Thursday, March 13, 2014

Inspecting Android: introducing inspectroid

Let's try something new: today's blogpost is written in Google Drive, because the editor there is SO much better than the one here. It's about a new app (more a proof-of-concept) I've been working on...

To the article:
http://goo.gl/qv0Yot

Happy reading!
Tom

Thursday, February 13, 2014

Learning by Reading

There's so many websites coming out of nowhere interested in "disrupting" education by offering it for free / cheap on the internet: Udacity, Khan Academy, Treehouse, Codeacademy, etc, etc. I like the idea of learning in the internet, and I love how polished most of these courses are (especially Treehouse and Codeacademy). But there's one thing that keeps me from actually completing such courses: all of them are video-only: you have to watch through video after video - each being just a few minutes - then they interrupt you listening to the teacher and give you a - sometimes completely unnecessary ("what did I just tell you in the last 10 seconds?") - quiz to complete. Then you're off to watch two or more short videos again until the next quiz approaches.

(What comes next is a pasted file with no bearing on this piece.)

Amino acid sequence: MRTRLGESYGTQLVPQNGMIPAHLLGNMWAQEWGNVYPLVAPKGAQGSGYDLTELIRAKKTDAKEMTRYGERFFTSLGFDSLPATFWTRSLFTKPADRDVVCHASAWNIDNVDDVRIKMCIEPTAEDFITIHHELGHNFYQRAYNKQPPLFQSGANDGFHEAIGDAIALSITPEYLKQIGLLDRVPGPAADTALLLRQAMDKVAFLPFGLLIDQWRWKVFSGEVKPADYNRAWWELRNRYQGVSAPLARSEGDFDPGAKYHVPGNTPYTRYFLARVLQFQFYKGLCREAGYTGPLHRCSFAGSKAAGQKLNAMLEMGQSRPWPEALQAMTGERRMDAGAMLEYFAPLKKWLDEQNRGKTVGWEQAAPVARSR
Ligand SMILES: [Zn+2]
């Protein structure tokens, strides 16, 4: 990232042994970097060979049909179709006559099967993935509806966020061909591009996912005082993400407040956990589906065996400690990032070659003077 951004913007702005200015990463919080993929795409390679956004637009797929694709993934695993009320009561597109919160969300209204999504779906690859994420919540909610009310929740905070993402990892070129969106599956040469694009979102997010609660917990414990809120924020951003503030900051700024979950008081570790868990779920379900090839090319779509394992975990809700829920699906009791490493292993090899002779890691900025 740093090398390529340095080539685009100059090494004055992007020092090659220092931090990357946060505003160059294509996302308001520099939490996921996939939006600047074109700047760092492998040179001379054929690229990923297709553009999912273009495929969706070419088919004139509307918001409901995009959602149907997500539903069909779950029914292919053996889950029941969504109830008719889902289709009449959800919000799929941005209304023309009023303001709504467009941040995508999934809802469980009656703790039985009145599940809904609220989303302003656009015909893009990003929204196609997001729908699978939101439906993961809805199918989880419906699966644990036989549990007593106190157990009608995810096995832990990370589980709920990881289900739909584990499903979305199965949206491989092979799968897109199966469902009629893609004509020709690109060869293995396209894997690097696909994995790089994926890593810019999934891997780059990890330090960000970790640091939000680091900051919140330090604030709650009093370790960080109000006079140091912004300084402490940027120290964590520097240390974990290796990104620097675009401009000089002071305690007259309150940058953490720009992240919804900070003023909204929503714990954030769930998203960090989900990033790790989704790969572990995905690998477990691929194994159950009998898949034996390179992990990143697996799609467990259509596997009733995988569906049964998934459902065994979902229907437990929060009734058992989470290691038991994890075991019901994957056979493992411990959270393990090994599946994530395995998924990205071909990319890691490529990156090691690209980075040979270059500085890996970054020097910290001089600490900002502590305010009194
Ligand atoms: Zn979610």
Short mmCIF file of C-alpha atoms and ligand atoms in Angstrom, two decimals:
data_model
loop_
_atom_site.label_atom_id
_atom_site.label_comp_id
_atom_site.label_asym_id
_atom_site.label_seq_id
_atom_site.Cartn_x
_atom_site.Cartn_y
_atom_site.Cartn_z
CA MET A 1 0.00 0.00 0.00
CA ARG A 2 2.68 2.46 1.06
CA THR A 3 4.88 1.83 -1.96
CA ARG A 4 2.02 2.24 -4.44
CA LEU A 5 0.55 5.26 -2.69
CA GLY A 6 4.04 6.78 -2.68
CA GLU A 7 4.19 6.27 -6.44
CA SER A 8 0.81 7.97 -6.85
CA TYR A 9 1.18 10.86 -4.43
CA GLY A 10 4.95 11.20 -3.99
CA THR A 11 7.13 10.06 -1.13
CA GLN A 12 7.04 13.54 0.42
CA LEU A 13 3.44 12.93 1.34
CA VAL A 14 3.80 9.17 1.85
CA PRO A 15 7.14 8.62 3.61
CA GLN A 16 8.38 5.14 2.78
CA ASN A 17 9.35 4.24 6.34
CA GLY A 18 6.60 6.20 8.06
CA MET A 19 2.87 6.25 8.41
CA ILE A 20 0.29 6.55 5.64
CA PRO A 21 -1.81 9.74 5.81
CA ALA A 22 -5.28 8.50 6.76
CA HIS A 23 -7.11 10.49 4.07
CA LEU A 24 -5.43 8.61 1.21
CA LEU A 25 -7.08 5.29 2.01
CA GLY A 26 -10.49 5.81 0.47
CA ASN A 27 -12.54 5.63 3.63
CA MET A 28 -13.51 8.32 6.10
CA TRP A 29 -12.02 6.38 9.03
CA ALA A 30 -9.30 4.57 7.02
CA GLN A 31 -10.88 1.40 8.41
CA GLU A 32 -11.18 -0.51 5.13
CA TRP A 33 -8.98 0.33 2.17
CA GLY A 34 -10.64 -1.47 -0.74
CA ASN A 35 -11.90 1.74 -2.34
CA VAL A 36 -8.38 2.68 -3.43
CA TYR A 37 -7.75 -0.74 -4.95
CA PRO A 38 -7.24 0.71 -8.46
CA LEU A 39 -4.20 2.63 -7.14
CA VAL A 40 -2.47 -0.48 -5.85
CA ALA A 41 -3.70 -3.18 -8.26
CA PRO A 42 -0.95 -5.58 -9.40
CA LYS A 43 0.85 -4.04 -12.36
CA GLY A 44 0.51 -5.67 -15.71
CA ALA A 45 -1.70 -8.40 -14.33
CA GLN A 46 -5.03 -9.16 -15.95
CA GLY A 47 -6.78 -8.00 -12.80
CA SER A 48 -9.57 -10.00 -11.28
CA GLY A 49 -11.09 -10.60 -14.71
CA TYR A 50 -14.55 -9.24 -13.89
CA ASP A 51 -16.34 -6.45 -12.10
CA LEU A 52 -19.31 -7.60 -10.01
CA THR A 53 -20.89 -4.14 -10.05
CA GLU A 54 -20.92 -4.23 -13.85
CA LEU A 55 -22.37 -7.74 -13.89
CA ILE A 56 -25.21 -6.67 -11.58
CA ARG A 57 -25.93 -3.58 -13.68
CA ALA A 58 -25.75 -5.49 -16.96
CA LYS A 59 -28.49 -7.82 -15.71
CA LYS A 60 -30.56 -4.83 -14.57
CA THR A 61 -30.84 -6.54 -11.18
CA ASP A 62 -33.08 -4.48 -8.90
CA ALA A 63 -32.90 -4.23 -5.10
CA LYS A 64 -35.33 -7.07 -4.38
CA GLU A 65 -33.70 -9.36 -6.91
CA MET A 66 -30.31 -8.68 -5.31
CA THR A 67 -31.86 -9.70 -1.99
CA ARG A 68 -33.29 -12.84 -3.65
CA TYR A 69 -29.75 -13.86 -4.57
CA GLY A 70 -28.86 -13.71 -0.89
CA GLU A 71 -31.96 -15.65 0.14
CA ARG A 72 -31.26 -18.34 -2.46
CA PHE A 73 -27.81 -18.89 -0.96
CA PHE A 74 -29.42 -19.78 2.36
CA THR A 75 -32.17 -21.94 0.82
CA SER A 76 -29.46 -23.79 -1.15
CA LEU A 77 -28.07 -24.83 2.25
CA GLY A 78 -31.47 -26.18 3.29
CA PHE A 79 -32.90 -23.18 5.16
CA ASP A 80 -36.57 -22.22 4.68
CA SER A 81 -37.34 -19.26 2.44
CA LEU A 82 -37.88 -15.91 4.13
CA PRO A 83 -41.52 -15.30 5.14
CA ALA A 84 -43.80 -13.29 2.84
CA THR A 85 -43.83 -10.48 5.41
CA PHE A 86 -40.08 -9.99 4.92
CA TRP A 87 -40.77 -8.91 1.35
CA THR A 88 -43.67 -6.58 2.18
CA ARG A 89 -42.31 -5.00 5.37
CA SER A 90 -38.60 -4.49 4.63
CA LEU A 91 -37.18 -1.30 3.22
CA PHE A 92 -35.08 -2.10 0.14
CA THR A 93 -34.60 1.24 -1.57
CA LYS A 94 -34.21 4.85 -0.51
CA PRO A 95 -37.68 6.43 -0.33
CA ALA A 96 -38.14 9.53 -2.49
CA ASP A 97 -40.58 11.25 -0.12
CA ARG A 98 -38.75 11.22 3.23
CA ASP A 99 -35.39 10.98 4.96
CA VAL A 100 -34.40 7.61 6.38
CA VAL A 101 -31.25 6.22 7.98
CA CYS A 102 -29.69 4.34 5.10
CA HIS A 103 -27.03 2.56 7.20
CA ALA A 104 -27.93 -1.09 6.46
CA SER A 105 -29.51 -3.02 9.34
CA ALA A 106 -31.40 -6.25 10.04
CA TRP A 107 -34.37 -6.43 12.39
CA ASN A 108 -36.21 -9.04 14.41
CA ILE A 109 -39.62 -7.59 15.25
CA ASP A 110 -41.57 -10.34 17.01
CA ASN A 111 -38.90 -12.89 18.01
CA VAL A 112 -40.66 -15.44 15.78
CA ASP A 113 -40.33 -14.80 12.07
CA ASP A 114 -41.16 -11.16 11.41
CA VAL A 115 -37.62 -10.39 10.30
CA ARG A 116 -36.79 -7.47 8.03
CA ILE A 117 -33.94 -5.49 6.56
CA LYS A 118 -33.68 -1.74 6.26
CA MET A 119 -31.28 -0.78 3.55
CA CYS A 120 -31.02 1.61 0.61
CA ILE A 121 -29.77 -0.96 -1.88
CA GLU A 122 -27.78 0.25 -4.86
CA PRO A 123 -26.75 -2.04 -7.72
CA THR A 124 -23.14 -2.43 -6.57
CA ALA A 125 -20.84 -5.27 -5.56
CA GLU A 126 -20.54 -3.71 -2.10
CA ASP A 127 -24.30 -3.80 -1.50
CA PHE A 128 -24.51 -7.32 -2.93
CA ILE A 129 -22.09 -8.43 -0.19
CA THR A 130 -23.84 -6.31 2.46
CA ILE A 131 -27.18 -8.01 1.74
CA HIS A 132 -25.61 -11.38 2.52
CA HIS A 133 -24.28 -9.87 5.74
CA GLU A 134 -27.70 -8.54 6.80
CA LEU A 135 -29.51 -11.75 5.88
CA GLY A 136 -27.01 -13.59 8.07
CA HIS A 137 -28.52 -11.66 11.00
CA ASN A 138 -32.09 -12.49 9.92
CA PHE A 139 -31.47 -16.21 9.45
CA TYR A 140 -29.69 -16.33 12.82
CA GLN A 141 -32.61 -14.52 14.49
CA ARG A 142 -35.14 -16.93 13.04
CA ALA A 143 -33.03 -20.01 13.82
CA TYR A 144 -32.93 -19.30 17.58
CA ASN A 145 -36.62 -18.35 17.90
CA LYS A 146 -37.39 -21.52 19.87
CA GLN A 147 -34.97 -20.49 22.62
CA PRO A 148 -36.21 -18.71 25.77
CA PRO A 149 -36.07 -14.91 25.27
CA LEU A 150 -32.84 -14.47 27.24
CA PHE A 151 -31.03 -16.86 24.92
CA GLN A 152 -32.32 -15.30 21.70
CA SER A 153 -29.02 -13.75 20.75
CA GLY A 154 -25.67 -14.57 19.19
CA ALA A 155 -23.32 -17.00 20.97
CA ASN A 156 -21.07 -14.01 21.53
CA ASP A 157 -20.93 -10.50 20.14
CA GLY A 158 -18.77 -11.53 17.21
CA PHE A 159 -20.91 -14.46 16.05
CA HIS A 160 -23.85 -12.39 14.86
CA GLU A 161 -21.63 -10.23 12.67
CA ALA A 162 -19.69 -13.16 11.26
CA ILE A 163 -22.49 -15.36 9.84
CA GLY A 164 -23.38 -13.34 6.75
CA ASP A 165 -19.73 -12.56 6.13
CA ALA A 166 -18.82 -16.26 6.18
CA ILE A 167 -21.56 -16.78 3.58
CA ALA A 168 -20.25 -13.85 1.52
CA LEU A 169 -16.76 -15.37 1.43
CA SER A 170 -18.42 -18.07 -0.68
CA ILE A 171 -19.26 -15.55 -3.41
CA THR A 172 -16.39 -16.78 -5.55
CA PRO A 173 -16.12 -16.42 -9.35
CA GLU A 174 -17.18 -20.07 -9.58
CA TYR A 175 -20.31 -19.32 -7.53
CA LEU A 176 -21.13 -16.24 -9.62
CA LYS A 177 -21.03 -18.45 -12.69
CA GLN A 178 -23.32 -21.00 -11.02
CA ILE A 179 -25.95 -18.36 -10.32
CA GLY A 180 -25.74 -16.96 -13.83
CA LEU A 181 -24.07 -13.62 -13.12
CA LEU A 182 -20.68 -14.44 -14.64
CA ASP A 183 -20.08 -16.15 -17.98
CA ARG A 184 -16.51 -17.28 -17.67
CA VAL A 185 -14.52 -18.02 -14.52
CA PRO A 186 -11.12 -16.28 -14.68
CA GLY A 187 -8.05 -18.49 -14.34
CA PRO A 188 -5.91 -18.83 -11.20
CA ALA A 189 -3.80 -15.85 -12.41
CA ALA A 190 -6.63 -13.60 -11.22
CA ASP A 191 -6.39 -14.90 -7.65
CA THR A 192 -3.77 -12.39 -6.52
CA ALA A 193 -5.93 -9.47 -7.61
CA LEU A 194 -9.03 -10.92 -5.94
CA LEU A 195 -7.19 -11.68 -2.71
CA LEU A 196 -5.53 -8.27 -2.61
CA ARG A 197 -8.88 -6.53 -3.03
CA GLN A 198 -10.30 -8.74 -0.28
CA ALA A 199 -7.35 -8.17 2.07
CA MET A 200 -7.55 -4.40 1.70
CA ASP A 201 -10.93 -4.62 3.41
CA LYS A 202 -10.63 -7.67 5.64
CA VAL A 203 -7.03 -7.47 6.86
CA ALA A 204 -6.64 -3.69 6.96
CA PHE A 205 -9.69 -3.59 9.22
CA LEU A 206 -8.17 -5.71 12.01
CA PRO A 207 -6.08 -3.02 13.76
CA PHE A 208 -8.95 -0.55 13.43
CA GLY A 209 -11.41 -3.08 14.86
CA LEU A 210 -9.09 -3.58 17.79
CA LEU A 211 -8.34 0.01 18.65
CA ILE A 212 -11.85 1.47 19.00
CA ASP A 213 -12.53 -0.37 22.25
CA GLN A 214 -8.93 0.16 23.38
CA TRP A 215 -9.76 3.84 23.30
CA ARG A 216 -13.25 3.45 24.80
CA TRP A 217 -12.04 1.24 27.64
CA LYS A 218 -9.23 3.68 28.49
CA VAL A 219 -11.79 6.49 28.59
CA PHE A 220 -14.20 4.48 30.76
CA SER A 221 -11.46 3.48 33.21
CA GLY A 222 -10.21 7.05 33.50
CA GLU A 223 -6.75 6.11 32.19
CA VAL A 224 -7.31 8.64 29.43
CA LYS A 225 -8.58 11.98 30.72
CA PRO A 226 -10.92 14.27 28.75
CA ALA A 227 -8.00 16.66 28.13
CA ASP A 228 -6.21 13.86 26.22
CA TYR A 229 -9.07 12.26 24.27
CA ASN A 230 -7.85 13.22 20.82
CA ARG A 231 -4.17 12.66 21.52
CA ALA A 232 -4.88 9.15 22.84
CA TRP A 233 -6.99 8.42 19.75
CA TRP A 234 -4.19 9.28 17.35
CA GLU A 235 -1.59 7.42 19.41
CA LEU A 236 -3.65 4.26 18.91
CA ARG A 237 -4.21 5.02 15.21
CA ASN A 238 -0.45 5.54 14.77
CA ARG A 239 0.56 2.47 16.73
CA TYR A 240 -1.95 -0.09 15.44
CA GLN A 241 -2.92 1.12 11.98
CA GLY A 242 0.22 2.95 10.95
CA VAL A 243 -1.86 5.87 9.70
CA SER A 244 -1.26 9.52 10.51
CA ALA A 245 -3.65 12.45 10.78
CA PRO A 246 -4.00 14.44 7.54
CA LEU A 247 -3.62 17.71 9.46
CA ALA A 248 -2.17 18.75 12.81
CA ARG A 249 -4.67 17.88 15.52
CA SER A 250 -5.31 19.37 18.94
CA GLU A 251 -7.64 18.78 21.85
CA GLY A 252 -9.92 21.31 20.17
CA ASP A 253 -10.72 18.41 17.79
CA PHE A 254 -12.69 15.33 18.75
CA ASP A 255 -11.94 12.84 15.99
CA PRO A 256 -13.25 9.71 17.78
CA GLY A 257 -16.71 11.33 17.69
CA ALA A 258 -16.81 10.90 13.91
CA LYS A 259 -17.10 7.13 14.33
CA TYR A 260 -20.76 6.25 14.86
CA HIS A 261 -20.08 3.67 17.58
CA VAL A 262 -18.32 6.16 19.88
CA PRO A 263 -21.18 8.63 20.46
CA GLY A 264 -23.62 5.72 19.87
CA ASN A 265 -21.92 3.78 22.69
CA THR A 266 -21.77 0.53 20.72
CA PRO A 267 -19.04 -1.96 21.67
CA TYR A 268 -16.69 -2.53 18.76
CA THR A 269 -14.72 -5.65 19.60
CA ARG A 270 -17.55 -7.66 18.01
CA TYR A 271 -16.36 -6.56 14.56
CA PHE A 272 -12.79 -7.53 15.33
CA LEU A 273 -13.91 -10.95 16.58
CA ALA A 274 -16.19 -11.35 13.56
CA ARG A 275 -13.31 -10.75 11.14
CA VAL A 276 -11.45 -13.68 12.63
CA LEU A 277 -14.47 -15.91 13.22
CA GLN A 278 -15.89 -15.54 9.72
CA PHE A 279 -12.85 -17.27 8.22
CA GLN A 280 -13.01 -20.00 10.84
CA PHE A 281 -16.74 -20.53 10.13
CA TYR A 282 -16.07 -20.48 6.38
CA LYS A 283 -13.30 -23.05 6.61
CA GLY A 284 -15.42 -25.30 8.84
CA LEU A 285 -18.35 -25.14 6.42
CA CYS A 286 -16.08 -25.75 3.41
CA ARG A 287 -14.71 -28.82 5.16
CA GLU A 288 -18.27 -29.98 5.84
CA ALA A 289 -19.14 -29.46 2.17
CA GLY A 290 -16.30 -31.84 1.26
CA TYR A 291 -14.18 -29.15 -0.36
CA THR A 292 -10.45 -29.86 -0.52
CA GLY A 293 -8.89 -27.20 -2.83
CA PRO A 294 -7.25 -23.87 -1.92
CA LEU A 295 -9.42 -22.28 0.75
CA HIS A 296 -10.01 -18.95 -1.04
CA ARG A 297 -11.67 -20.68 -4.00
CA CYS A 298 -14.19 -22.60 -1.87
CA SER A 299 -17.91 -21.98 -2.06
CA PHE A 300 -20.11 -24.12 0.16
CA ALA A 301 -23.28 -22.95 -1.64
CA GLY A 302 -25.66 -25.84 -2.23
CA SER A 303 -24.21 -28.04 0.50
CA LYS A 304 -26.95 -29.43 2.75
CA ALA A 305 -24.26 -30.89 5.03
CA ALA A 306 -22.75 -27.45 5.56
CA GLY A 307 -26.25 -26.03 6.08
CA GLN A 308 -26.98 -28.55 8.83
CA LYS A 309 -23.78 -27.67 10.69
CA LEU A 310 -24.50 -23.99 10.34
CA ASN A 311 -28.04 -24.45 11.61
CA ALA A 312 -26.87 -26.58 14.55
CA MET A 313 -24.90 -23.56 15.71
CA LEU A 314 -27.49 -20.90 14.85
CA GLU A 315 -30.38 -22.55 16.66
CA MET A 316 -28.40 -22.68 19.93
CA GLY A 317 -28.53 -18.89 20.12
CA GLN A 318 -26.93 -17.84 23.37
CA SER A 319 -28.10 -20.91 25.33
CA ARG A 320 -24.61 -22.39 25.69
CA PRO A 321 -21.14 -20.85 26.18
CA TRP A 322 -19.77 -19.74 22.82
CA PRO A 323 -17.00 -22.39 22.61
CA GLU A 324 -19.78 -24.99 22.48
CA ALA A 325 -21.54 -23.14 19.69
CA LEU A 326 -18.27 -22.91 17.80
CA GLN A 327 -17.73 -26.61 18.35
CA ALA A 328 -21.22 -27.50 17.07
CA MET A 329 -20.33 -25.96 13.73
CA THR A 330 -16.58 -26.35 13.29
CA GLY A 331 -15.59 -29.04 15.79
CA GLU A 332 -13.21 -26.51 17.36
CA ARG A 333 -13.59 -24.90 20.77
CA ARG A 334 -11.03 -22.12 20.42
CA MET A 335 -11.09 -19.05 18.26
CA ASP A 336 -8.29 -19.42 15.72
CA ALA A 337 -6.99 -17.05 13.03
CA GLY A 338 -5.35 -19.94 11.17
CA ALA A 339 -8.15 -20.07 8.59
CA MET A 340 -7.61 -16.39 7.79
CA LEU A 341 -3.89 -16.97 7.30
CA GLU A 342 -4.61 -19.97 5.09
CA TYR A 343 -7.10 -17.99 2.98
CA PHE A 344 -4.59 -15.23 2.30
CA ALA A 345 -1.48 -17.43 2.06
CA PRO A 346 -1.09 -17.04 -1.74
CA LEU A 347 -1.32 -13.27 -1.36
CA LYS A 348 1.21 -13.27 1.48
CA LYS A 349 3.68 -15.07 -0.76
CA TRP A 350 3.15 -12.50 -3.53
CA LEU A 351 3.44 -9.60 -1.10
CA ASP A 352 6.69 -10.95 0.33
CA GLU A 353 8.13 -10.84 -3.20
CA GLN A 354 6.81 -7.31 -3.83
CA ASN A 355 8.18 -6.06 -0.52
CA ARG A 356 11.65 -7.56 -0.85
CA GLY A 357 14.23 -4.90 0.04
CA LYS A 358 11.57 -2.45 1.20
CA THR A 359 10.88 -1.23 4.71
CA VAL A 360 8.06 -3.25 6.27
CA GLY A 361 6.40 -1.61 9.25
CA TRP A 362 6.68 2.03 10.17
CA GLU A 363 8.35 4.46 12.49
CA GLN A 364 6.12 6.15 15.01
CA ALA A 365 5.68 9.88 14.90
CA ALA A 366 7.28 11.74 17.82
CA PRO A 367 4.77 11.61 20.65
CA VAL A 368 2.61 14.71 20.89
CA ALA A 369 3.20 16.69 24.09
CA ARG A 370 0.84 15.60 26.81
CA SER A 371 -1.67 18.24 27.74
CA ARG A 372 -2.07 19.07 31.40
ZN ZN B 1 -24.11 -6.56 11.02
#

I'm sure this technique works great for some people. I can imagine this works perfectly for people who are just starting in a specific area (e.g. computer science), but it doesn't work for me. It annoys me, it makes me feel unproductive and I end up quitting the course.

What I like to do is read about a topic as much as possible until I feel confident enough to start applying the technique / programming language / framework / whatever learned in a little project. However, watching through several videos and completing little quizzes feels like a waste of time to me...

Another problem, which is why I actually decided to write this post is that I want to learn things while I'm commuting. Watching a video doesn't work because I have to put my phone away every 5 minutes or so (not to speak of a lack of mobile clients for aforementioned education providers).